Wednesday, March 14, 2012

50 shades of...annoyed?

Does an author have to have it all? Do they need to weave an interesting story with characters you care what happens to and be able to write with some level of competence? Can you be satisfied, as a reader, with just one of those criteria being met?

Earlier this month, I stepped outside of my traditional genres of choice and, at the behest of a friend, read 50 Shades of Grey. I don't do erotic novels. Don't get me wrong. I spent plenty of time in my youth reading my mom's Harlequin books (hi, mom!) and devoured Danielle Steele, Judith Krantz, and even some Jackie Collins*; however, it's just not my thing anymore.  Still, my friend was persuasive in her arguments for reading it, and frankly, I feel bad for always turning down so many of her reading suggestions.

The book was entertaining**. I can appreciate the fact that, for a book classified as erotic, it took more than 100 pages before the first sex scene. The author was able to draw me in with characters and a relationship I felt compelled to follow along with. That's pretty much where my positive critique ends though. Any leeway I gave the author was continually eroded away by a combination of her writing tics and, at times, what came across as simply weak technical skills. Honestly, I can't figure out why so many found it titillating or even all that risque. Once you've read the first sex scene, you'll find very little variation in any subsequent scene. Again, I've never read an "official" erotic novel before, but is it so wrong that I expect some variability beyond location and type of tie?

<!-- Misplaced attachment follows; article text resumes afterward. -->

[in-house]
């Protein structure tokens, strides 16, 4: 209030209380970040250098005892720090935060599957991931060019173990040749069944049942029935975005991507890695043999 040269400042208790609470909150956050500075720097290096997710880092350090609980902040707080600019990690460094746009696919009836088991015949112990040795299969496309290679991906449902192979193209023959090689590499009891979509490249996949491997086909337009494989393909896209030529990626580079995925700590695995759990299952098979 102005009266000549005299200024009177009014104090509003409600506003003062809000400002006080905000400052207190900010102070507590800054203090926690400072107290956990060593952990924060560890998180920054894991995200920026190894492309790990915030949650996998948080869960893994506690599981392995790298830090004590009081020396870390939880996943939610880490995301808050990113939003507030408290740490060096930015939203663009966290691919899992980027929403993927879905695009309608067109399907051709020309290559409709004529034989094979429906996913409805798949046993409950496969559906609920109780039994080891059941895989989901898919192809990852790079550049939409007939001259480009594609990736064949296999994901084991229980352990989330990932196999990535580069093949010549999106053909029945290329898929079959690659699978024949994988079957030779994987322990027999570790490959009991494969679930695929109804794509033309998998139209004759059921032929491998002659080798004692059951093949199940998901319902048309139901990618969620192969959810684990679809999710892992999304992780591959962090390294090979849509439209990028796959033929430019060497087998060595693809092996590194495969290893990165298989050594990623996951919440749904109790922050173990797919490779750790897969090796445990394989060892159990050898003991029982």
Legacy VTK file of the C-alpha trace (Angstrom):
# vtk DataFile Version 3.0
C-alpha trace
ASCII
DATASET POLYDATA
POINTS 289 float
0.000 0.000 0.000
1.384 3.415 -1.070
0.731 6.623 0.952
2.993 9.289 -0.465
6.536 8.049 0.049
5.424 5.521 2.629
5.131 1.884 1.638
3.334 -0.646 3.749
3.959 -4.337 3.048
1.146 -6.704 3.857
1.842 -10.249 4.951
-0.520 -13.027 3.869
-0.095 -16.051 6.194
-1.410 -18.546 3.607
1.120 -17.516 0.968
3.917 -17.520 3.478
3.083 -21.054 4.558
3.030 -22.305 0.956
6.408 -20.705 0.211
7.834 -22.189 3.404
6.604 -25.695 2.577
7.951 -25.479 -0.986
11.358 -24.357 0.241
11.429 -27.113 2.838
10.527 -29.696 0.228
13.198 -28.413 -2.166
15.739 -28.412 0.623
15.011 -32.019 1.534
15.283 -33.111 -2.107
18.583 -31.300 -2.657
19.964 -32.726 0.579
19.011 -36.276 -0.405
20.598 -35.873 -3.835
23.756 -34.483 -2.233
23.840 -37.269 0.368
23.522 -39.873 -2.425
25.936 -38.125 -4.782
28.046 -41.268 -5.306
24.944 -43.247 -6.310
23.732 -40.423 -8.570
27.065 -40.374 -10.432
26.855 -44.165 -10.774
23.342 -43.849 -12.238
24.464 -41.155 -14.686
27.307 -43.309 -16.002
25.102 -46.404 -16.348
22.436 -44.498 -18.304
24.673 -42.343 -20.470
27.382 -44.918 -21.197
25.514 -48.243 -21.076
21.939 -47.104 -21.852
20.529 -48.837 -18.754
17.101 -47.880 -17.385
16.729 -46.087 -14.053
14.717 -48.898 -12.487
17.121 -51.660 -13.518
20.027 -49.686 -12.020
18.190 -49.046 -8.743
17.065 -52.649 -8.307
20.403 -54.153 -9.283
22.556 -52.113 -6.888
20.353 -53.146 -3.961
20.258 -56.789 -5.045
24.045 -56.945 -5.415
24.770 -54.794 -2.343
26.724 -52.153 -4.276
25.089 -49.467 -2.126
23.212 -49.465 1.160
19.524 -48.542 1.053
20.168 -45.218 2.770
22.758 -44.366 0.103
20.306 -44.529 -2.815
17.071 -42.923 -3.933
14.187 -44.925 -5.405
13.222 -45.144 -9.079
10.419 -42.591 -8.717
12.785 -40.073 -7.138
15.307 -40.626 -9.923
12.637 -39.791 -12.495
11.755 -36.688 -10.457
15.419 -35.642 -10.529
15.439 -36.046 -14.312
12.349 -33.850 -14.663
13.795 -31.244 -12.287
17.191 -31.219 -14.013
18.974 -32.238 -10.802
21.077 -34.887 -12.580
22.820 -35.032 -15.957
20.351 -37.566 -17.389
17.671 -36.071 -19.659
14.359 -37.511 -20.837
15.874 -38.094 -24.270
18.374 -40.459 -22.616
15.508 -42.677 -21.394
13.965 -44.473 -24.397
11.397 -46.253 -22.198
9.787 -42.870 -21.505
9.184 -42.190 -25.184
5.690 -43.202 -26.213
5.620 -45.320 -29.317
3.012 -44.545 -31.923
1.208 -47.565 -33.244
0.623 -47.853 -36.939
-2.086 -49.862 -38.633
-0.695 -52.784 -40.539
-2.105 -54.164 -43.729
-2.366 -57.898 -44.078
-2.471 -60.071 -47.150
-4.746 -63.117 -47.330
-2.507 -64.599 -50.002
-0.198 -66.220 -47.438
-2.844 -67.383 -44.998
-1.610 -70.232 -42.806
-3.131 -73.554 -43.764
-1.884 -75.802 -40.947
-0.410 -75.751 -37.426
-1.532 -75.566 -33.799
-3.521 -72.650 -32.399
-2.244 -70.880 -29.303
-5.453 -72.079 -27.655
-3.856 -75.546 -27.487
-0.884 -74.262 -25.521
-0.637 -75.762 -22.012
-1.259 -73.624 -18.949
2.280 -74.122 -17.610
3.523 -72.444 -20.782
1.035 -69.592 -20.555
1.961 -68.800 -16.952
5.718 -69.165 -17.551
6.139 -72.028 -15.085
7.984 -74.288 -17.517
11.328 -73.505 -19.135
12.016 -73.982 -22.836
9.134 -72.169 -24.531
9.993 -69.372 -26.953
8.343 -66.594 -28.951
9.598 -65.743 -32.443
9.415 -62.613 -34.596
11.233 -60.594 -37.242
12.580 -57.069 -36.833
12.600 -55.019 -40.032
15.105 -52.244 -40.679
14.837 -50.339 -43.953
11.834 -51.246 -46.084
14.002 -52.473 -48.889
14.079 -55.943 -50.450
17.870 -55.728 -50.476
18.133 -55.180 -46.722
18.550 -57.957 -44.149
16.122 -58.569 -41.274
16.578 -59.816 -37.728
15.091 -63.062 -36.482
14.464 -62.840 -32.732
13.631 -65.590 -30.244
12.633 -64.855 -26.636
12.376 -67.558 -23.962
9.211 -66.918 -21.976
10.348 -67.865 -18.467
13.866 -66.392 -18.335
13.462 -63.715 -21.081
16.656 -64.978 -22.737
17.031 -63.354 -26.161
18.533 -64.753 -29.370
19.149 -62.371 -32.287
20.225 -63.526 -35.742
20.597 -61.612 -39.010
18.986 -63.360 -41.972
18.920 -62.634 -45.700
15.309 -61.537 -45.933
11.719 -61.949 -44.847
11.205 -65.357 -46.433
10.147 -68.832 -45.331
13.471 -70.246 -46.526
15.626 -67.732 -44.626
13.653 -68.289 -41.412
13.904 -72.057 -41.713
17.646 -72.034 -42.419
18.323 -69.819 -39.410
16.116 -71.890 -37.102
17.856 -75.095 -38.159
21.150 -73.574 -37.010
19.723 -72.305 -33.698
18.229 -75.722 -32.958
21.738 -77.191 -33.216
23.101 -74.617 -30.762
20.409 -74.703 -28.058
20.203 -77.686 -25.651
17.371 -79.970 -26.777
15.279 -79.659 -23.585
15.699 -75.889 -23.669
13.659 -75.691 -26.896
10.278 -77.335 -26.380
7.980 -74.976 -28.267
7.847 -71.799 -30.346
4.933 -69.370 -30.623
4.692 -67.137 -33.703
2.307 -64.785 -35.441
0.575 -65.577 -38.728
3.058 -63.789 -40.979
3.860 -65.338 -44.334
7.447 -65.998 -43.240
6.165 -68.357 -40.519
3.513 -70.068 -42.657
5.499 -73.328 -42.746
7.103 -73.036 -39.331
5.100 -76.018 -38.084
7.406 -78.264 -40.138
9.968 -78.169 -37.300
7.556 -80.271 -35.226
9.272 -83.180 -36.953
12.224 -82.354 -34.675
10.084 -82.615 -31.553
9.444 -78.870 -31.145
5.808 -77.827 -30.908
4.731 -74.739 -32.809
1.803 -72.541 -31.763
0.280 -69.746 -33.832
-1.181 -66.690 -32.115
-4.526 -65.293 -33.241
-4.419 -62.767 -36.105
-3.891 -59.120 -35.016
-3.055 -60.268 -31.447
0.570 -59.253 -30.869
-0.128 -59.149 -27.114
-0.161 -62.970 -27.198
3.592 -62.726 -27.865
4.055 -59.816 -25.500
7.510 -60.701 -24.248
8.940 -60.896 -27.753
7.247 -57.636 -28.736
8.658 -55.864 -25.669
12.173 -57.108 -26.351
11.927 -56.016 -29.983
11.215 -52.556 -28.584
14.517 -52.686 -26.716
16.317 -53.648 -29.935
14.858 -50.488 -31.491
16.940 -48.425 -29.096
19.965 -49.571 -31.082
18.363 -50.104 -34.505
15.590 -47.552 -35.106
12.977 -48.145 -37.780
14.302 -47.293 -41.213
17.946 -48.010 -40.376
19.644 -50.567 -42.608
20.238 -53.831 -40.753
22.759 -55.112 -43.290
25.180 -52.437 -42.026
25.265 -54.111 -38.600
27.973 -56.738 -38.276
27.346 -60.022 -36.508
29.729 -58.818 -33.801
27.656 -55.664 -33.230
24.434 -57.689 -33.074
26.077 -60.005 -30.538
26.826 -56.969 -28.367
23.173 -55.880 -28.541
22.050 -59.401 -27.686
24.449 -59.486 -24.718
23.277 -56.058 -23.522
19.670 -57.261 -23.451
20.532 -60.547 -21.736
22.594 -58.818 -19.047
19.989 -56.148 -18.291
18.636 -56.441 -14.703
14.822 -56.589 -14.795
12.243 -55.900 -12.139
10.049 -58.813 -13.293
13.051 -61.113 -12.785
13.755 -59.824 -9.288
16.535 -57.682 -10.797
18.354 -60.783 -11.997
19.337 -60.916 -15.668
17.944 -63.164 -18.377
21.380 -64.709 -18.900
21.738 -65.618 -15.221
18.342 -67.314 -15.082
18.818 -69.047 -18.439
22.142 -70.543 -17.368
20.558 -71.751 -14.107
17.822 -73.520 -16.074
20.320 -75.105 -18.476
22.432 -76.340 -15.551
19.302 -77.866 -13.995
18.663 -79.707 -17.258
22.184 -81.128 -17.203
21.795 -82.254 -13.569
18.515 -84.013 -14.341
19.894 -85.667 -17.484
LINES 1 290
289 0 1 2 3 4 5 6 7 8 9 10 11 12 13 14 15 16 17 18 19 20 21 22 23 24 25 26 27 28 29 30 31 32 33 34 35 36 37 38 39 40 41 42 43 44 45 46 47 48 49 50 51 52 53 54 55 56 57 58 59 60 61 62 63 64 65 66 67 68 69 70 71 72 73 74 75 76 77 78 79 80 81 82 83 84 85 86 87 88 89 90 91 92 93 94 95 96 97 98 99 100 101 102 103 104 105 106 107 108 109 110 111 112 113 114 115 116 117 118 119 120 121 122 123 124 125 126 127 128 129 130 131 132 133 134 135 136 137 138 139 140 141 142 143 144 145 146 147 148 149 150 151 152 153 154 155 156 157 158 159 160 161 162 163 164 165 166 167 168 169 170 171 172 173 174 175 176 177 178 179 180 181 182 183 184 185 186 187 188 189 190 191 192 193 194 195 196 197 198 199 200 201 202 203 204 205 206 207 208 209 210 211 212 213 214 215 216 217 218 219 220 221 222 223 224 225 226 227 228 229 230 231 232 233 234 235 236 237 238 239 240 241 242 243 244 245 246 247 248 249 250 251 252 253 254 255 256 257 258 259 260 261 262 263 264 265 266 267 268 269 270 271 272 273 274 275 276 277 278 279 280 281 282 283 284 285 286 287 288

I've managed to avoid much of the hype about this book on the blogs and in the media, but the bits that have seeped in have me questioning whether I'm less of a prude than I thought going into this. I just don't think the book and its sex scenes were that incendiary. Is having your hands restrained***, eyes covered, or some light spanking still that verboten? Perhaps society and the modern media has beaten the shock right out of me?

I'm still curious about my initial question. Are interesting stories and characters enough? Judging by the million dollar publishing deal the author recently scored and the women clamoring to get a copy of the book, I'm guessing so. Me? I need more. I appreciate being entertained and will certainly gravitate that way every now and then. However, I want the complete package. Anything to avoid cringing every time someone writes, "laters, baby."

*Not that any of these are considered erotic novels, but I contend they were erotic before erotic became a genre of fiction. Retro erotic ;-)
**Entertaining in Serena-speak is another way of describing candy or fluff. Potentially fun to read but will never be classified as good or great in my world.
***For a novel that discusses the potential relationship between a dominant and submissive, there is talk of agreements and the consensual aspects of each act throughout the book.

1 comment:

  1. I also think it's difficult to figure out the appeal because we are quite knowledgeable about books. We know what's out there and are picky. A lot of people just go and get whatever Oprah or Hoda tell them to get.
    I don't finish books I don't like so I think I need the whole package. If a book isn't written well, it won't hold my attention.